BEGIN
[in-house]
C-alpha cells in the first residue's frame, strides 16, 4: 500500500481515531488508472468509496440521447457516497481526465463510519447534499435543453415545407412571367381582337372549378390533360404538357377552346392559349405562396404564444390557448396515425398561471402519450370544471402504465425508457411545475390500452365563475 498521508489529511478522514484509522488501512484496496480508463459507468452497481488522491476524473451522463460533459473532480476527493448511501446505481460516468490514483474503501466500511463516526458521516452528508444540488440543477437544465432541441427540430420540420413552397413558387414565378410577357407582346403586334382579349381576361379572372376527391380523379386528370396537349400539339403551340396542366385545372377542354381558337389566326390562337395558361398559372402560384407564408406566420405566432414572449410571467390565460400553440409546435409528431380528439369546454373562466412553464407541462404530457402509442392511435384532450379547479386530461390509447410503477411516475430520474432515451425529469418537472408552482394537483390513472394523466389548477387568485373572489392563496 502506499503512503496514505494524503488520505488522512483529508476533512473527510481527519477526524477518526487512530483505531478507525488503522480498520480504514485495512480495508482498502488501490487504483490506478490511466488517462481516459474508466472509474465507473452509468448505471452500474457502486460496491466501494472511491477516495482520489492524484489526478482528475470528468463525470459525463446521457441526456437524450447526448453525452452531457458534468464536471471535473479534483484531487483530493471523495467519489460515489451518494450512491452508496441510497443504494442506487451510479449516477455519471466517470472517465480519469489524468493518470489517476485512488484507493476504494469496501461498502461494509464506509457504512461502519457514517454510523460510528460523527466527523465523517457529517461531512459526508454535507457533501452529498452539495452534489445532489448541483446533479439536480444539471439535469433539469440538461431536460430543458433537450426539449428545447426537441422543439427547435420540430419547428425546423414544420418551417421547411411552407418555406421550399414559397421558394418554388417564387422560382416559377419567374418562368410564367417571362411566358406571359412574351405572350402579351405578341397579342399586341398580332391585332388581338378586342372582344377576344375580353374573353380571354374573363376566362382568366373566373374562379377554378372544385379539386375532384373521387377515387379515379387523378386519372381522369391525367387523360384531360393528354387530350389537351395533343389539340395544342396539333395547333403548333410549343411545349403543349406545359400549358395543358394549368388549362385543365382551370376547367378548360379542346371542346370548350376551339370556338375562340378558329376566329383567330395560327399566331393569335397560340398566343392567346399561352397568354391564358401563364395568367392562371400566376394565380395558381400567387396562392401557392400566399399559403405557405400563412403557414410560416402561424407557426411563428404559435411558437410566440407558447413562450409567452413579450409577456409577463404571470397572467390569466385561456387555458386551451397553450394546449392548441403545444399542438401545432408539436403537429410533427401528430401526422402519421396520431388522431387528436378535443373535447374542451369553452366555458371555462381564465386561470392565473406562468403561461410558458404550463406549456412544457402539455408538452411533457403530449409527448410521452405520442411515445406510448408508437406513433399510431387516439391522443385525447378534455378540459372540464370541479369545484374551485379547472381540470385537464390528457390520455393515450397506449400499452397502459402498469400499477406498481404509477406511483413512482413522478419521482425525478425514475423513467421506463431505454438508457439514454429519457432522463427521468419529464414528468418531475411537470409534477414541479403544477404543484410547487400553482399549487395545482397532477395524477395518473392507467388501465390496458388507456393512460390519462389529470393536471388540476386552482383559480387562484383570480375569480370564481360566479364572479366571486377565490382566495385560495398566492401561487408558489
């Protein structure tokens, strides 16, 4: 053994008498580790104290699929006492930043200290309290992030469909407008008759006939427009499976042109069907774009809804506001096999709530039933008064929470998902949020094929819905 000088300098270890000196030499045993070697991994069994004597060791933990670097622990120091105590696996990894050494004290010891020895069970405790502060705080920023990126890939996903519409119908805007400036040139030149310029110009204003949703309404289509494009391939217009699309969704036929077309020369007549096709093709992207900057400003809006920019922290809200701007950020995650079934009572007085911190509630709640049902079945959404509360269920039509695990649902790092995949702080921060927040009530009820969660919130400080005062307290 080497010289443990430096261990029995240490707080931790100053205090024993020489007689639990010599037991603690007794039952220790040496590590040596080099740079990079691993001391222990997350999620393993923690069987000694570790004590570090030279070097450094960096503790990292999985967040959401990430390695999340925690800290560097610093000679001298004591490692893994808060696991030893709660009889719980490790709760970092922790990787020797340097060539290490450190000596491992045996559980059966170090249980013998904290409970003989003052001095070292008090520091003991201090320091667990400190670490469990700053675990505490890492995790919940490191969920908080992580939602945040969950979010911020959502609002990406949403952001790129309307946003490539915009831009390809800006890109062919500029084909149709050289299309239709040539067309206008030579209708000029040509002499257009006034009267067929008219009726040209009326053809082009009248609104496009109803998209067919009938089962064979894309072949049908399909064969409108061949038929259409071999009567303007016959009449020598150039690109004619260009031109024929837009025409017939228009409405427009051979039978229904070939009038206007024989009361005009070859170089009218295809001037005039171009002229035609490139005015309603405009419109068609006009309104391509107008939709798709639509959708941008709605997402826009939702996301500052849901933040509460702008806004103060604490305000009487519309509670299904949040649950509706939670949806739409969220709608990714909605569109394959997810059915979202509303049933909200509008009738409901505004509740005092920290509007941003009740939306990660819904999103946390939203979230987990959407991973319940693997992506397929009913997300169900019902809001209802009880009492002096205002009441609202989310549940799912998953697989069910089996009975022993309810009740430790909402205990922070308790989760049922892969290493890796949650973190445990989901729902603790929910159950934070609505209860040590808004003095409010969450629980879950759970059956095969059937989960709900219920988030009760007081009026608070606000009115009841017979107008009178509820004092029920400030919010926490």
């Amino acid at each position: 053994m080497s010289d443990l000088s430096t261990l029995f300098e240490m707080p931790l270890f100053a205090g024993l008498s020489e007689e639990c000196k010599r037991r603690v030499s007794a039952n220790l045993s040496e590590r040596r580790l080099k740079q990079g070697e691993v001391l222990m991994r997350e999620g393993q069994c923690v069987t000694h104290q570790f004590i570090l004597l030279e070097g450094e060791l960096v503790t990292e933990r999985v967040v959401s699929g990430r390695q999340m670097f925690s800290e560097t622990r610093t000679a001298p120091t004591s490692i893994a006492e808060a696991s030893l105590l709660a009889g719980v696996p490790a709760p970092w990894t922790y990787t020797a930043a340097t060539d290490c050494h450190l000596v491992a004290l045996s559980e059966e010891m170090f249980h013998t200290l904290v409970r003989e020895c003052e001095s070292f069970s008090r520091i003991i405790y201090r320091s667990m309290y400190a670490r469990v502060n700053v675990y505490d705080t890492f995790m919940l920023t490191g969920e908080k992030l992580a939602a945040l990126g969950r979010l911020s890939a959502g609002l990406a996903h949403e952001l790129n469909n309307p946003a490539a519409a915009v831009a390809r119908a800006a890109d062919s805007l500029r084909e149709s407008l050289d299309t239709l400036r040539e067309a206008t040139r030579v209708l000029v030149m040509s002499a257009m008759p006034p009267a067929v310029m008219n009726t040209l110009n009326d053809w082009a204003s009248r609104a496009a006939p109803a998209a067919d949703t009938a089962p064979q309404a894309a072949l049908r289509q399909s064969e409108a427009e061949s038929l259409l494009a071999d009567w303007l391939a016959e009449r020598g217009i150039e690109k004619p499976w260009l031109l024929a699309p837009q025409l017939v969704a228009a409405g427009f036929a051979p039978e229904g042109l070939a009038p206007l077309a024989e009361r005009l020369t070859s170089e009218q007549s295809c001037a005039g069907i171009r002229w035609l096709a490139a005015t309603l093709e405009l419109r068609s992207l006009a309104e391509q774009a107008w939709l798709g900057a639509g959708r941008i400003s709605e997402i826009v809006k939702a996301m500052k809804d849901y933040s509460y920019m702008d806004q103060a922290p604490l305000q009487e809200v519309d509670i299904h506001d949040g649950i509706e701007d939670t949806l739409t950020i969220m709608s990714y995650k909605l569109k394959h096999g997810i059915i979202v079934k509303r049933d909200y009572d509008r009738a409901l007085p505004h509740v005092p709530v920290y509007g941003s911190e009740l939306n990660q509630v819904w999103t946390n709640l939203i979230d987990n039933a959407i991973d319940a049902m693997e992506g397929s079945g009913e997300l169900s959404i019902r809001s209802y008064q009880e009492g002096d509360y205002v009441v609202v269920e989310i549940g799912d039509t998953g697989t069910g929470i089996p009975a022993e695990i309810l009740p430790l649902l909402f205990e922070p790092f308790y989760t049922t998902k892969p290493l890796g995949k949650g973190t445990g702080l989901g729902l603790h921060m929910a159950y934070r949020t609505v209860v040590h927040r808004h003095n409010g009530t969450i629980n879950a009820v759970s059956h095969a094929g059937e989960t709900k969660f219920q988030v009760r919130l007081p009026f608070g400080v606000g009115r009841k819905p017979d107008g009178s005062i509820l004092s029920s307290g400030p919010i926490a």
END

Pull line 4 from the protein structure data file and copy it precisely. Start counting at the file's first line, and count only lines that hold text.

């Amino acid at each position: 053994m080497s010289d443990l000088s430096t261990l029995f300098e240490m707080p931790l270890f100053a205090g024993l008498s020489e007689e639990c000196k010599r037991r603690v030499s007794a039952n220790l045993s040496e590590r040596r580790l080099k740079q990079g070697e691993v001391l222990m991994r997350e999620g393993q069994c923690v069987t000694h104290q570790f004590i570090l004597l030279e070097g450094e060791l960096v503790t990292e933990r999985v967040v959401s699929g990430r390695q999340m670097f925690s800290e560097t622990r610093t000679a001298p120091t004591s490692i893994a006492e808060a696991s030893l105590l709660a009889g719980v696996p490790a709760p970092w990894t922790y990787t020797a930043a340097t060539d290490c050494h450190l000596v491992a004290l045996s559980e059966e010891m170090f249980h013998t200290l904290v409970r003989e020895c003052e001095s070292f069970s008090r520091i003991i405790y201090r320091s667990m309290y400190a670490r469990v502060n700053v675990y505490d705080t890492f995790m919940l920023t490191g969920e908080k992030l992580a939602a945040l990126g969950r979010l911020s890939a959502g609002l990406a996903h949403e952001l790129n469909n309307p946003a490539a519409a915009v831009a390809r119908a800006a890109d062919s805007l500029r084909e149709s407008l050289d299309t239709l400036r040539e067309a206008t040139r030579v209708l000029v030149m040509s002499a257009m008759p006034p009267a067929v310029m008219n009726t040209l110009n009326d053809w082009a204003s009248r609104a496009a006939p109803a998209a067919d949703t009938a089962p064979q309404a894309a072949l049908r289509q399909s064969e409108a427009e061949s038929l259409l494009a071999d009567w303007l391939a016959e009449r020598g217009i150039e690109k004619p499976w260009l031109l024929a699309p837009q025409l017939v969704a228009a409405g427009f036929a051979p039978e229904g042109l070939a009038p206007l077309a024989e009361r005009l020369t070859s170089e009218q007549s295809c001037a005039g069907i171009r002229w035609l096709a490139a005015t309603l093709e405009l419109r068609s992207l006009a309104e391509q774009a107008w939709l798709g900057a639509g959708r941008i400003s709605e997402i826009v809006k939702a996301m500052k809804d849901y933040s509460y920019m702008d806004q103060a922290p604490l305000q009487e809200v519309d509670i299904h506001d949040g649950i509706e701007d939670t949806l739409t950020i969220m709608s990714y995650k909605l569109k394959h096999g997810i059915i979202v079934k509303r049933d909200y009572d509008r009738a409901l007085p505004h509740v005092p709530v920290y509007g941003s911190e009740l939306n990660q509630v819904w999103t946390n709640l939203i979230d987990n039933a959407i991973d319940a049902m693997e992506g397929s079945g009913e997300l169900s959404i019902r809001s209802y008064q009880e009492g002096d509360y205002v009441v609202v269920e989310i549940g799912d039509t998953g697989t069910g929470i089996p009975a022993e695990i309810l009740p430790l649902l909402f205990e922070p790092f308790y989760t049922t998902k892969p290493l890796g995949k949650g973190t445990g702080l989901g729902l603790h921060m929910a159950y934070r949020t609505v209860v040590h927040r808004h003095n409010g009530t969450i629980n879950a009820v759970s059956h095969a094929g059937e989960t709900k969660f219920q988030v009760r919130l007081p009026f608070g400080v606000g009115r009841k819905p017979d107008g009178s005062i509820l004092s029920s307290g400030p919010i926490a």